July 28, 2010

“If you take hyphens seriously, you will surely go mad.”

Filed under: Media — Tags: , — Nicholas @ 17:17

If you’re not a bit of a word geek, you can safely skip this post. “Johnson” looks at the role of the copy editor:

Having recently had my forthcoming book copy-edited, I jumped right on the link (at Andrew Sullivan) to read Lori Fradkin’s “What It’s Really Like To Be A Copy Editor”. I’d struggled for hours with my manuscript, wondering what to stet and what not to stet, marvelling both at my copy editor’s care and at the confusion she introduced in places. So I was eager to see what Ms Fradkin had to say about the other side of this relationship.

But the experience isn’t quite what he hopes: Ms Fradkin is inclined to a “because the dictionary says so” approach that “Johnson” finds overly restrictive.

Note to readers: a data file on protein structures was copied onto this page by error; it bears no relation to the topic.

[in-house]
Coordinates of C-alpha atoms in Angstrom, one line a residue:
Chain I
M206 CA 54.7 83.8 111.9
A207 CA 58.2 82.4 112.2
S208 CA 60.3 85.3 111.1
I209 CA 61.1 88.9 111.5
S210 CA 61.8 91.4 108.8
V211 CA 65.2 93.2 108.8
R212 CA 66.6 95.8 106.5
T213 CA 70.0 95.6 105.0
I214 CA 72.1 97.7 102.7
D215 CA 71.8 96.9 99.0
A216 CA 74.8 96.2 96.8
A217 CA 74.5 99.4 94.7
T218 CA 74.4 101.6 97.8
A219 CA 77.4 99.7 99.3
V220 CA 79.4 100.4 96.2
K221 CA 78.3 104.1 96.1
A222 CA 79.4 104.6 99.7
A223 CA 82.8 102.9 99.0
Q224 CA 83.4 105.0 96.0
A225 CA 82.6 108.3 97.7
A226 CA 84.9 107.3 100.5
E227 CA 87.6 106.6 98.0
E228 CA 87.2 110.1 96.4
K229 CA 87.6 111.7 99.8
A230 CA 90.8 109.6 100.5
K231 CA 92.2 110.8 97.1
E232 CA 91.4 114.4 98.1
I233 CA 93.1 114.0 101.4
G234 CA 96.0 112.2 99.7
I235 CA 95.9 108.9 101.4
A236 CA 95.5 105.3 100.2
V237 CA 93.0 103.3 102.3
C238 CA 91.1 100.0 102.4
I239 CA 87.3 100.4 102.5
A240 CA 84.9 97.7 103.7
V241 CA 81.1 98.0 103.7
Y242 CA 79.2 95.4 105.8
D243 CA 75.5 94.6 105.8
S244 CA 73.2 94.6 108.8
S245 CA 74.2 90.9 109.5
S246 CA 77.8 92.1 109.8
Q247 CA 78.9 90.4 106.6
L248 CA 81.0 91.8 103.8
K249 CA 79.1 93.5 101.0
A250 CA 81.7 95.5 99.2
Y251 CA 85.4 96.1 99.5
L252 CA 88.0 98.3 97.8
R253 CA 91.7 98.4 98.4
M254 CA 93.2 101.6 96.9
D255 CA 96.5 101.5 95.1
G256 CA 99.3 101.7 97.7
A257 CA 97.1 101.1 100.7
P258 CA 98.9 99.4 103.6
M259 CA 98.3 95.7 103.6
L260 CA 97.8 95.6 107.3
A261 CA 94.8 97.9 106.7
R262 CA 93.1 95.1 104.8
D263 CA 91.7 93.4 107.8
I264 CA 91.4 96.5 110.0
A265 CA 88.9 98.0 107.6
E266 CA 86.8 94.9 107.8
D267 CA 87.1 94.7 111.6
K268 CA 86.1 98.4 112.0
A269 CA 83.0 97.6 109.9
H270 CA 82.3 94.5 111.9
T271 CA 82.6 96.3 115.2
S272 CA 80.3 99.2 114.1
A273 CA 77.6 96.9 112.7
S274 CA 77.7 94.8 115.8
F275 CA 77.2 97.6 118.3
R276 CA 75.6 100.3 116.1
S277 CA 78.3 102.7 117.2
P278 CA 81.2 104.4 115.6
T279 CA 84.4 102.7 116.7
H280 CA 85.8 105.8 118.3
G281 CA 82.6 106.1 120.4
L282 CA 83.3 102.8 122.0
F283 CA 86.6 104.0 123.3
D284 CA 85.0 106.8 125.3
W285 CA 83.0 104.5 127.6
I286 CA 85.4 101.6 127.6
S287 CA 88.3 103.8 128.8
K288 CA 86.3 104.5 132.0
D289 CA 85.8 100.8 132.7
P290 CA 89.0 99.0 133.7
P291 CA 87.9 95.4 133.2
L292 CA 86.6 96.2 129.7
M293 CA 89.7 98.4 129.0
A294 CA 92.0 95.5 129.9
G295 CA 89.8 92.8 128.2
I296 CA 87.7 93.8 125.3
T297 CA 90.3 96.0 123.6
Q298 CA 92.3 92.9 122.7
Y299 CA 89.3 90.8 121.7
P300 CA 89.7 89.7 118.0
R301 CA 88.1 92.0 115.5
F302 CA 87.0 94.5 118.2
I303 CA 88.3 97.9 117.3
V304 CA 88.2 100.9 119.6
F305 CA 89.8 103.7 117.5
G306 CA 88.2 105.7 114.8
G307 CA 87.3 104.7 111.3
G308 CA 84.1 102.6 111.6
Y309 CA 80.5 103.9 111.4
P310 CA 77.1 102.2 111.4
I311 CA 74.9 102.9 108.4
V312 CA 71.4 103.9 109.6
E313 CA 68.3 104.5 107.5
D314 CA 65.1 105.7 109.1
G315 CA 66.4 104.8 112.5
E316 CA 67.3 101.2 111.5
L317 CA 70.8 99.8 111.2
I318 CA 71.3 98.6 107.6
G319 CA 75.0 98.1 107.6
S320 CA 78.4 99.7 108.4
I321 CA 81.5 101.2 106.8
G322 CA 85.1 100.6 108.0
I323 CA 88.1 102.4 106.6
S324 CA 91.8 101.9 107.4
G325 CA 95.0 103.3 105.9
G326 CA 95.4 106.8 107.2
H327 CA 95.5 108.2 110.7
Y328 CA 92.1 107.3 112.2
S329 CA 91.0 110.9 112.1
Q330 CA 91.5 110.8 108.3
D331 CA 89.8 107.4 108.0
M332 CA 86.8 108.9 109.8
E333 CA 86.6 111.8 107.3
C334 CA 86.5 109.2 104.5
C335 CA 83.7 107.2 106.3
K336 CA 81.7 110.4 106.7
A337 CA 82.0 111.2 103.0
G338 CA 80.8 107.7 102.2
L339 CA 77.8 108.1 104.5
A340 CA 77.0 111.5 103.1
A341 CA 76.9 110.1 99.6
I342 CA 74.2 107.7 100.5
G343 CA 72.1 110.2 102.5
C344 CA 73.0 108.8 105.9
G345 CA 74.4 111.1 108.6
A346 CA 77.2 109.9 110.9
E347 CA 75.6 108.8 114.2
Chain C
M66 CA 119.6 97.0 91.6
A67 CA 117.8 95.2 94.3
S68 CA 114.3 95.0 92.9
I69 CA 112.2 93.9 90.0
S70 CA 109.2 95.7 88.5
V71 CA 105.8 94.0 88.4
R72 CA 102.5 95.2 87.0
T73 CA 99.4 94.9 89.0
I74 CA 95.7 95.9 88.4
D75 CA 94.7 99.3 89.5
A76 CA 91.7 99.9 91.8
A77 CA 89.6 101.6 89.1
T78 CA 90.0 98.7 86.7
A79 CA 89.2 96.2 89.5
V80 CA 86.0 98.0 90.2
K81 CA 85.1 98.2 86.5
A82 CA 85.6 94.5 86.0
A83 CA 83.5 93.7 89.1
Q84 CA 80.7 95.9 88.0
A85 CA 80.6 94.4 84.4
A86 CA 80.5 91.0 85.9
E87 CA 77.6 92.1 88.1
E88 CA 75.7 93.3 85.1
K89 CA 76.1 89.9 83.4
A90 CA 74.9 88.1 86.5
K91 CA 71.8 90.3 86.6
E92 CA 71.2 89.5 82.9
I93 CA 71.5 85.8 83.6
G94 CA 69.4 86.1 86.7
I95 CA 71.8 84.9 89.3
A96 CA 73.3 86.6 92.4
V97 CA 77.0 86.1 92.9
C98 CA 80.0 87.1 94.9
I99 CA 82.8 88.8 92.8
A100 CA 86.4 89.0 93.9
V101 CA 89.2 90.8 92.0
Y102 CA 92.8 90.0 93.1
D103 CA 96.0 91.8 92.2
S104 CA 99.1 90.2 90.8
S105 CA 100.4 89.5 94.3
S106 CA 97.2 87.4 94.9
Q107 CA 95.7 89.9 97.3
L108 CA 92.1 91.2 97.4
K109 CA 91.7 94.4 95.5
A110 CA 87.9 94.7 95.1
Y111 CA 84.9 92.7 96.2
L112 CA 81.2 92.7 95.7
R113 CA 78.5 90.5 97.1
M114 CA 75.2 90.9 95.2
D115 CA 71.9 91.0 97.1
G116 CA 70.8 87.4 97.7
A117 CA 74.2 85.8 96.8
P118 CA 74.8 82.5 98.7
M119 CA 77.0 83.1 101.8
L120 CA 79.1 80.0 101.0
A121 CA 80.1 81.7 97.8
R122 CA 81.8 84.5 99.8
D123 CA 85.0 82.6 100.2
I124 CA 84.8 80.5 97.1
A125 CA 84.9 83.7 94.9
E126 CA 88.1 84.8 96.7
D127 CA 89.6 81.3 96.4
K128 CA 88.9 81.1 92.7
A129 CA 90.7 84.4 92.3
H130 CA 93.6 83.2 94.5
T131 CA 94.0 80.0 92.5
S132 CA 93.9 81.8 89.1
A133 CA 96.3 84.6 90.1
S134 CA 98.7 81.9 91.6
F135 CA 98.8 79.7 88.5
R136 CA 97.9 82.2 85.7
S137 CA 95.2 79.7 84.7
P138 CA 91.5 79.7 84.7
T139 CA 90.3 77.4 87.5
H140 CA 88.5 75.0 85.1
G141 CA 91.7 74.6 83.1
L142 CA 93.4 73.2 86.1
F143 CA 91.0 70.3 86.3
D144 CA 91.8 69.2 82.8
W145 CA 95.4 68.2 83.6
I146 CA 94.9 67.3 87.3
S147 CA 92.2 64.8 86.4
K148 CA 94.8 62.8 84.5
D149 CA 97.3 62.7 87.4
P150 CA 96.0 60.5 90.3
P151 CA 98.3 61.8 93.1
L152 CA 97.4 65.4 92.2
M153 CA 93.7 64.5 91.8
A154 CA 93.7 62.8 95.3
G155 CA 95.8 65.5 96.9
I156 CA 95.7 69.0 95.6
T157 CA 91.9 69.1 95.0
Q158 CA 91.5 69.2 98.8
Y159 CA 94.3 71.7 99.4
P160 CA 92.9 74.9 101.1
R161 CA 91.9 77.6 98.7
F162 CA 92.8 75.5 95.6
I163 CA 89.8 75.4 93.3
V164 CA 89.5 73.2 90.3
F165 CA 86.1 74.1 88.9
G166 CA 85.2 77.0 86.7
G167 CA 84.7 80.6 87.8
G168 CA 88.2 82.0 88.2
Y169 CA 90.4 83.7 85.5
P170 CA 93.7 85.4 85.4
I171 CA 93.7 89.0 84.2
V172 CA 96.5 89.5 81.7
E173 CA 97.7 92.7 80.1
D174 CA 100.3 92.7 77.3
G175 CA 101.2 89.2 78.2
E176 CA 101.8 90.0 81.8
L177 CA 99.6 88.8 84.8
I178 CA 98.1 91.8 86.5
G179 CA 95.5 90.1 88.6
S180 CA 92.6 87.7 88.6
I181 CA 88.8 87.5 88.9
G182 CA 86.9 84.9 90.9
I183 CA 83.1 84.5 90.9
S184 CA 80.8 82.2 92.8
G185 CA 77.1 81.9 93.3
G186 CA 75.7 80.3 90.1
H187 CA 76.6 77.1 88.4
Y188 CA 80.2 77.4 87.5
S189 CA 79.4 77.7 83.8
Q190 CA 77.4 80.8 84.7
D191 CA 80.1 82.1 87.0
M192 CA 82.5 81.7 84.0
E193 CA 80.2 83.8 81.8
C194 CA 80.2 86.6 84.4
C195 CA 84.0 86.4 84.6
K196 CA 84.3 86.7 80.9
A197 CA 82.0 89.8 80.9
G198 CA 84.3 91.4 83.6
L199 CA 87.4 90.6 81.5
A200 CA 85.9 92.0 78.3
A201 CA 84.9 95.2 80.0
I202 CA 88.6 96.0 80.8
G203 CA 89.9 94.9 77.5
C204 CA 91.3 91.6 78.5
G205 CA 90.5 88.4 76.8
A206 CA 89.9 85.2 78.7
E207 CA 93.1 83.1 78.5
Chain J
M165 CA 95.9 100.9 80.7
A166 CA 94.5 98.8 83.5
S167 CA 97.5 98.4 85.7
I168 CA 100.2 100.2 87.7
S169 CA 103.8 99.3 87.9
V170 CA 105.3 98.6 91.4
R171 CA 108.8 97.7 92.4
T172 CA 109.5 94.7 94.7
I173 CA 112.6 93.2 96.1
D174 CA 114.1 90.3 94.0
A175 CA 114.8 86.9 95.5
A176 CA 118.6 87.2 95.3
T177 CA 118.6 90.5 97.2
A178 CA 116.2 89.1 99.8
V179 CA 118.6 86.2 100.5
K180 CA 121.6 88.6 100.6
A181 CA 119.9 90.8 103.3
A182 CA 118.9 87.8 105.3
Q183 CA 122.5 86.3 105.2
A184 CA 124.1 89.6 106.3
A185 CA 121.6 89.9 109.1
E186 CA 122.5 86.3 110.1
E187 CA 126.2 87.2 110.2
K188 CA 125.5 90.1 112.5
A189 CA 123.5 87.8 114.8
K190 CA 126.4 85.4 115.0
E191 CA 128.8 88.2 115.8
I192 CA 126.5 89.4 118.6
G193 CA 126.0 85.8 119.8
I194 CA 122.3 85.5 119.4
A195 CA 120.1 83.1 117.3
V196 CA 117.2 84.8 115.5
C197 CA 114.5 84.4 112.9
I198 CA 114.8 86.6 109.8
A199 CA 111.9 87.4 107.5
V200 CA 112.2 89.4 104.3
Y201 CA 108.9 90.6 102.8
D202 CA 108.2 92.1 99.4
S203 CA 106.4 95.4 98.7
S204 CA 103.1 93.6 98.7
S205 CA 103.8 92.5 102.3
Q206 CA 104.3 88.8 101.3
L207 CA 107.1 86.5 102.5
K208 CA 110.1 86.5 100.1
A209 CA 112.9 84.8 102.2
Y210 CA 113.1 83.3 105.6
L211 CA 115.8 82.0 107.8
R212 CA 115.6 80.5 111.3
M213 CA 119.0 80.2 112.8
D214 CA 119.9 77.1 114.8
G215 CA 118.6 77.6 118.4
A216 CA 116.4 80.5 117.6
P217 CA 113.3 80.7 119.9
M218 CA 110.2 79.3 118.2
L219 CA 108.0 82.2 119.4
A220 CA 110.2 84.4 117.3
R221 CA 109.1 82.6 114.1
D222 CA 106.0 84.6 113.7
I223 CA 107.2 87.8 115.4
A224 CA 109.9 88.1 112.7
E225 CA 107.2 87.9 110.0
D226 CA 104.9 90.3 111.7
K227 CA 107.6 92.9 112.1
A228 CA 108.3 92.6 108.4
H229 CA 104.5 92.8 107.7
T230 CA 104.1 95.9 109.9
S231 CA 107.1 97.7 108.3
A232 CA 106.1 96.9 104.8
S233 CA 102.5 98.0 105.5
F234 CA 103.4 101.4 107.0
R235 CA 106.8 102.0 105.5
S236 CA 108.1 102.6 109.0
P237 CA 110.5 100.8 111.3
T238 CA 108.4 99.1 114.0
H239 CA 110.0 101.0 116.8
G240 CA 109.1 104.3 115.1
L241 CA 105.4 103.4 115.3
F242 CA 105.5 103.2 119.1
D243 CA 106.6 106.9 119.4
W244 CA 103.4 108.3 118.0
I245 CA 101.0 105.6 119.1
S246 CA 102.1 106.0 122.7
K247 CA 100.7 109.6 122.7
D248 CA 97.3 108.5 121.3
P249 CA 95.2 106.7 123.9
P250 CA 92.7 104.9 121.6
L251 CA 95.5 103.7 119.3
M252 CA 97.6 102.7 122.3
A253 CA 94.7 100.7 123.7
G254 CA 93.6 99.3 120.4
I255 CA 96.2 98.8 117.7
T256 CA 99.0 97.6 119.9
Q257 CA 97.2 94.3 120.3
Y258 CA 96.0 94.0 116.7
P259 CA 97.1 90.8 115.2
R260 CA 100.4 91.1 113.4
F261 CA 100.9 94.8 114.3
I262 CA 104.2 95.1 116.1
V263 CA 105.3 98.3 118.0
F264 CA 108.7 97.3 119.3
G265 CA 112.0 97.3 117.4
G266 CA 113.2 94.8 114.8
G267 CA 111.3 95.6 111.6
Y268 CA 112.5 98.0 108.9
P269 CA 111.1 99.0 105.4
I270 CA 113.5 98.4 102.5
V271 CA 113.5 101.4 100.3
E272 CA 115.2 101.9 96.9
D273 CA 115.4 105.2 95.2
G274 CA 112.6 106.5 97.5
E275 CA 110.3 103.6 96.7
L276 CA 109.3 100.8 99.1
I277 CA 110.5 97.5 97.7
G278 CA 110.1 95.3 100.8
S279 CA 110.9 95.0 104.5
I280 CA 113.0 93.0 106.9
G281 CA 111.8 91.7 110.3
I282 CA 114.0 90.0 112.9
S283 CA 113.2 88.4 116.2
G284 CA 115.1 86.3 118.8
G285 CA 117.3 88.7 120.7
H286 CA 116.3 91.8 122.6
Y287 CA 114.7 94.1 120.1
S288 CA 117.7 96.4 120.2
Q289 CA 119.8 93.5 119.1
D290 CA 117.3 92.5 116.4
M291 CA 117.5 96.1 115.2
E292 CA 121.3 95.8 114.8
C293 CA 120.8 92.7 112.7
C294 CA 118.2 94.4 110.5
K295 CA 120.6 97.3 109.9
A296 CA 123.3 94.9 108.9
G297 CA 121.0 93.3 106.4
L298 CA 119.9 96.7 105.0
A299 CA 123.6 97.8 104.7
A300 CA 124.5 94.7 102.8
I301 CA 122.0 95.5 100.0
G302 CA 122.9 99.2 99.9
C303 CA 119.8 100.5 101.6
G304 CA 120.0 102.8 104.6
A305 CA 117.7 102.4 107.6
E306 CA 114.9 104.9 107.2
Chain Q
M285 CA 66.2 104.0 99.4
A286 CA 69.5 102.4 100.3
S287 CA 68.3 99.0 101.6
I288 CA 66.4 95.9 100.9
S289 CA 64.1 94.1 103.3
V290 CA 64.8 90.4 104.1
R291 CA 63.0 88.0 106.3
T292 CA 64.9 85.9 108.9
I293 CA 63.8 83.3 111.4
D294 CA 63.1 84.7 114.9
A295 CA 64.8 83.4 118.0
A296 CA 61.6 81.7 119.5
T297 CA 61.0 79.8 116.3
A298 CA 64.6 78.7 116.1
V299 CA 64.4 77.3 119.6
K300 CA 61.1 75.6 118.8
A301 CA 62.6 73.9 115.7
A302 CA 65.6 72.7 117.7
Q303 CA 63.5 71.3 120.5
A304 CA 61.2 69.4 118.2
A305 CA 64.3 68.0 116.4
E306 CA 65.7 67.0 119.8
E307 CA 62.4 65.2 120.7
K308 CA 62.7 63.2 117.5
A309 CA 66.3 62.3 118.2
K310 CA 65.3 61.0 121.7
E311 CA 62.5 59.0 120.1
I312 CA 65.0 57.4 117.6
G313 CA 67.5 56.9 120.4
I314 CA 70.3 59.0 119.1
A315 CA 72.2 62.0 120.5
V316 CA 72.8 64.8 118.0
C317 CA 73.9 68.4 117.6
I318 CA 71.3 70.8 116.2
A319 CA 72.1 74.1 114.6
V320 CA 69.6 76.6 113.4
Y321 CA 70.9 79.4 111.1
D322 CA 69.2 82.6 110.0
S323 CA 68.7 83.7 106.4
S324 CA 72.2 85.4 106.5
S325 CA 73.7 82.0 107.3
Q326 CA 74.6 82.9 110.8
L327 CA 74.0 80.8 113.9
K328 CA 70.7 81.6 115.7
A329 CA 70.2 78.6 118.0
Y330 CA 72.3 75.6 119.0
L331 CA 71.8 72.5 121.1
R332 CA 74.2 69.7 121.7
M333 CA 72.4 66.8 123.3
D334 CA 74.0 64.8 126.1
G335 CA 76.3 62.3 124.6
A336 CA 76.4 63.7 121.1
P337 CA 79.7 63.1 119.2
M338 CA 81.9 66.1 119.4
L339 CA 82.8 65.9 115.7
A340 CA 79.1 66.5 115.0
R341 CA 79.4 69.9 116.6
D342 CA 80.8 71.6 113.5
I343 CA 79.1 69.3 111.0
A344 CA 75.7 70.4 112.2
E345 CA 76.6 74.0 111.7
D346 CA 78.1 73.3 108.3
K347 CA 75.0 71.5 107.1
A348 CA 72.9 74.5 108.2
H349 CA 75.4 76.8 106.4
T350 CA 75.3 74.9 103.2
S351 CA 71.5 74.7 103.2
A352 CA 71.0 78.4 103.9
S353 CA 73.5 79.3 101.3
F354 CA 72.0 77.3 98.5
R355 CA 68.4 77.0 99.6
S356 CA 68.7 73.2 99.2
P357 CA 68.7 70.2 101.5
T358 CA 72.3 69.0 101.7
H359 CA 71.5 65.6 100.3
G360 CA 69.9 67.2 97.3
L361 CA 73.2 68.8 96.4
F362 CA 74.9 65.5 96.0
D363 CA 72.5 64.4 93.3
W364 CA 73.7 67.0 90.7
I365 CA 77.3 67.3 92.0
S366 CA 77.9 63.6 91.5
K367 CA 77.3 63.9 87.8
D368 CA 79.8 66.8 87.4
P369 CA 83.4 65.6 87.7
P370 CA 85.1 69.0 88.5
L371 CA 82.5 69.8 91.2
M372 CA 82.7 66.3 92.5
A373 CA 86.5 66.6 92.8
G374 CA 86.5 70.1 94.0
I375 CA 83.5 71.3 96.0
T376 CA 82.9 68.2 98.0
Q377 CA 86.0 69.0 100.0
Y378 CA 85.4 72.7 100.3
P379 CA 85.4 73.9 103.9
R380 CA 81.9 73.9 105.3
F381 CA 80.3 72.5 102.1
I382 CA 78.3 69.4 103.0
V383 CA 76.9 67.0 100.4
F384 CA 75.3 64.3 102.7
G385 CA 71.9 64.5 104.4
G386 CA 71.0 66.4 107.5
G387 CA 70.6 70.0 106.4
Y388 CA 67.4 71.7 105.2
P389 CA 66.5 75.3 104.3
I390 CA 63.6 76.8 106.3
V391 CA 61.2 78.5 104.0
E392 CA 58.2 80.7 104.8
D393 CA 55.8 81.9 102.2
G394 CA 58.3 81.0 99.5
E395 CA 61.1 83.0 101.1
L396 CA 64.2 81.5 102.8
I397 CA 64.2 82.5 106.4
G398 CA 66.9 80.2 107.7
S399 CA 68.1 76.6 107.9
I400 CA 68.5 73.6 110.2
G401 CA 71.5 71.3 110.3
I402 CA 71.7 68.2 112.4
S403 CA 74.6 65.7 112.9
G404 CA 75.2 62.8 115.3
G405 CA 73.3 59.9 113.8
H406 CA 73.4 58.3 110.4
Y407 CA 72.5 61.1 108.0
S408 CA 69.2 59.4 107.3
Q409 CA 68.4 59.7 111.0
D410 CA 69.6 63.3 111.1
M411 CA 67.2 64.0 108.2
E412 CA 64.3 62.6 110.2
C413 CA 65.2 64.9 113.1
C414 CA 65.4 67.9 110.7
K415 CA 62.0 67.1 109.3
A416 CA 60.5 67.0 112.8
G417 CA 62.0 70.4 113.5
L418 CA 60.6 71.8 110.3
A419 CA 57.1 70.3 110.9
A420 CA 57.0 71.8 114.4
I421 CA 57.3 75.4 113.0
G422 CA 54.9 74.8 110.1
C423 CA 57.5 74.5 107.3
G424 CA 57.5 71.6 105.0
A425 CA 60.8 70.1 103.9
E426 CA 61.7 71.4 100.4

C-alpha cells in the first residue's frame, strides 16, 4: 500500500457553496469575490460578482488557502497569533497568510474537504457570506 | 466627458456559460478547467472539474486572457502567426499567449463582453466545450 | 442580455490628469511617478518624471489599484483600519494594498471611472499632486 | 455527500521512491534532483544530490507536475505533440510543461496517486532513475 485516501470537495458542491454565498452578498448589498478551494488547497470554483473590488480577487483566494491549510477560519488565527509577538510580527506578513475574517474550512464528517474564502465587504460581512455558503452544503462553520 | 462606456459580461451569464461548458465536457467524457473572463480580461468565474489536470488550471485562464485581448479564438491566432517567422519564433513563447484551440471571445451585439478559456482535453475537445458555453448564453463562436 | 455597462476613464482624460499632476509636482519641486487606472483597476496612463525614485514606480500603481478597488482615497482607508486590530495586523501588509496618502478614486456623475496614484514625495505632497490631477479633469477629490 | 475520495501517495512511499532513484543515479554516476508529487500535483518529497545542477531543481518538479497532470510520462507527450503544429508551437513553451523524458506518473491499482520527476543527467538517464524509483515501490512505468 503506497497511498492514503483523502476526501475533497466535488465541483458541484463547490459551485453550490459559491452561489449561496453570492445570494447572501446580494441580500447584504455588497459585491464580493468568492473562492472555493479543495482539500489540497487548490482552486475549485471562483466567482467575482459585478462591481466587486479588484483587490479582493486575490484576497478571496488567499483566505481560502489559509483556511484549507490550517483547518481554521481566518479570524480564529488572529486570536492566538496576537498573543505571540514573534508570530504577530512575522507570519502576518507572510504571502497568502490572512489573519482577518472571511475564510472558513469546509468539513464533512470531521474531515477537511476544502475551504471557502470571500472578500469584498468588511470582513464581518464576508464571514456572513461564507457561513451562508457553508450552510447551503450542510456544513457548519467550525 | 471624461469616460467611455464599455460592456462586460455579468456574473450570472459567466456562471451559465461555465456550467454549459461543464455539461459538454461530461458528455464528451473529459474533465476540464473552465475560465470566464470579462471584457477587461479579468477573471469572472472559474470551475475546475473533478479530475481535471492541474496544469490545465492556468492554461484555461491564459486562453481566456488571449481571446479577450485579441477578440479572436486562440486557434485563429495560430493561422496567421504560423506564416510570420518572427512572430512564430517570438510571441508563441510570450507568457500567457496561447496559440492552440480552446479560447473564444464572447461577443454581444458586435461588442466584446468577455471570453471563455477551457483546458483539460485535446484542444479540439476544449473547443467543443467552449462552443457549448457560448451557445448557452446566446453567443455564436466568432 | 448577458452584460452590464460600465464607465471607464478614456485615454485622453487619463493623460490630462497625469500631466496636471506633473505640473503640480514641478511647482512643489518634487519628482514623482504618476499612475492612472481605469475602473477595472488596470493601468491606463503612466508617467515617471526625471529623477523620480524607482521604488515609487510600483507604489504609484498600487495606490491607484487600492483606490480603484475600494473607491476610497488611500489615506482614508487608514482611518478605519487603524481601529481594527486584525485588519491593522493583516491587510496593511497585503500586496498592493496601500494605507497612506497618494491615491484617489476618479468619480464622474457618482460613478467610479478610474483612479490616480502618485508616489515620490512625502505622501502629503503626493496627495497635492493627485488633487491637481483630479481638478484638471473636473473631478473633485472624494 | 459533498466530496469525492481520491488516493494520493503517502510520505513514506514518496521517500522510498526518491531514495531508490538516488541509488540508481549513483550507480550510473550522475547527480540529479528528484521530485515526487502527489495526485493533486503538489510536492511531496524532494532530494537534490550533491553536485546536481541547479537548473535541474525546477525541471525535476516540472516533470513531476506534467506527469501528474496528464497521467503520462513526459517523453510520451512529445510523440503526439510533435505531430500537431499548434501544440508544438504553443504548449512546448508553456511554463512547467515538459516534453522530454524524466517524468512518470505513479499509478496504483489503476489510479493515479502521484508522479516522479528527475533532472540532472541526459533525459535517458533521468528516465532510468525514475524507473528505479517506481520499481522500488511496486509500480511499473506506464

This is not to say “everything is right” and to get back into the tired prescriptivist-descriptivist debate. A debate about hyphens or compounds should have something useful to say about language itself. For example, The Economist hyphenates compounds when they are used as modifiers: interest-rate hikes, balance-of-payments crises, and so forth. These aren’t hyphenated when used as nouns. (“Interest rates must go up.”) I like this hyphenation. It helps prevent so-called garden-path misanalysis, by letting the reader know that even though he’s seeing two nouns in a row, they should be understood as a compound modifier, and another noun is coming up. In other words, if someone asked me why I hyphenate “interest-rate hikes”, this is what I’d tell them, and not “Because the style book says so.” The latter answer is worse than wrong; it’s not interesting.